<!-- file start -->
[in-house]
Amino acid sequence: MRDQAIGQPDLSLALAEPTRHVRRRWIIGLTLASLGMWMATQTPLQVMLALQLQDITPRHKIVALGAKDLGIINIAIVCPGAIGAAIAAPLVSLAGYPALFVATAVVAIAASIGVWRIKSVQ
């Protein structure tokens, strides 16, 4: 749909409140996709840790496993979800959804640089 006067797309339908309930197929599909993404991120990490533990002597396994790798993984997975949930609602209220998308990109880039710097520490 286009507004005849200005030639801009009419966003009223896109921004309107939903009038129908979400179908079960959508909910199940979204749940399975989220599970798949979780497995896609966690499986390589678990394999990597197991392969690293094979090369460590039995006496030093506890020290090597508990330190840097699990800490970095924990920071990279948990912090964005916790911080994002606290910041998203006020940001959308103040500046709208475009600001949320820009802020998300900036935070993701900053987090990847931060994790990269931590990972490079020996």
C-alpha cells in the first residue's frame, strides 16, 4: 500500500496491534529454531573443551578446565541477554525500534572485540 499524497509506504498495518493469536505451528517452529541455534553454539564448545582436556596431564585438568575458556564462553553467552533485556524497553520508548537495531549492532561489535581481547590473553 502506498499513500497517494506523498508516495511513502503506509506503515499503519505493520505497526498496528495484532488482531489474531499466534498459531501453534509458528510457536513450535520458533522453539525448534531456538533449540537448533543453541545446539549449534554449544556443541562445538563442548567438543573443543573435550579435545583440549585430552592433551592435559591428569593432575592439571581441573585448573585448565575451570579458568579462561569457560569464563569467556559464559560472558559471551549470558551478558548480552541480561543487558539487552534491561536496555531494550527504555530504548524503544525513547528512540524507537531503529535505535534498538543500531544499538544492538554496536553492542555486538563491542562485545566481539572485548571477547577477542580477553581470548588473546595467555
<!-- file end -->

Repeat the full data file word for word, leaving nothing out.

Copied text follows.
[in-house]
Amino acid sequence: MRDQAIGQPDLSLALAEPTRHVRRRWIIGLTLASLGMWMATQTPLQVMLALQLQDITPRHKIVALGAKDLGIINIAIVCPGAIGAAIAAPLVSLAGYPALFVATAVVAIAASIGVWRIKSVQ
């Protein structure tokens, strides 16, 4: 749909409140996709840790496993979800959804640089 006067797309339908309930197929599909993404991120990490533990002597396994790798993984997975949930609602209220998308990109880039710097520490 286009507004005849200005030639801009009419966003009223896109921004309107939903009038129908979400179908079960959508909910199940979204749940399975989220599970798949979780497995896609966690499986390589678990394999990597197991392969690293094979090369460590039995006496030093506890020290090597508990330190840097699990800490970095924990920071990279948990912090964005916790911080994002606290910041998203006020940001959308103040500046709208475009600001949320820009802020998300900036935070993701900053987090990847931060994790990269931590990972490079020996």
C-alpha cells in the first residue's frame, strides 16, 4: 500500500496491534529454531573443551578446565541477554525500534572485540 499524497509506504498495518493469536505451528517452529541455534553454539564448545582436556596431564585438568575458556564462553553467552533485556524497553520508548537495531549492532561489535581481547590473553 502506498499513500497517494506523498508516495511513502503506509506503515499503519505493520505497526498496528495484532488482531489474531499466534498459531501453534509458528510457536513450535520458533522453539525448534531456538533449540537448533543453541545446539549449534554449544556443541562445538563442548567438543573443543573435550579435545583440549585430552592433551592435559591428569593432575592439571581441573585448573585448565575451570579458568579462561569457560569464563569467556559464559560472558559471551549470558551478558548480552541480561543487558539487552534491561536496555531494550527504555530504548524503544525513547528512540524507537531503529535505535534498538543500531544499538544492538554496536553492542555486538563491542562485545566481539572485548571477547577477542580477553581470548588473546595467555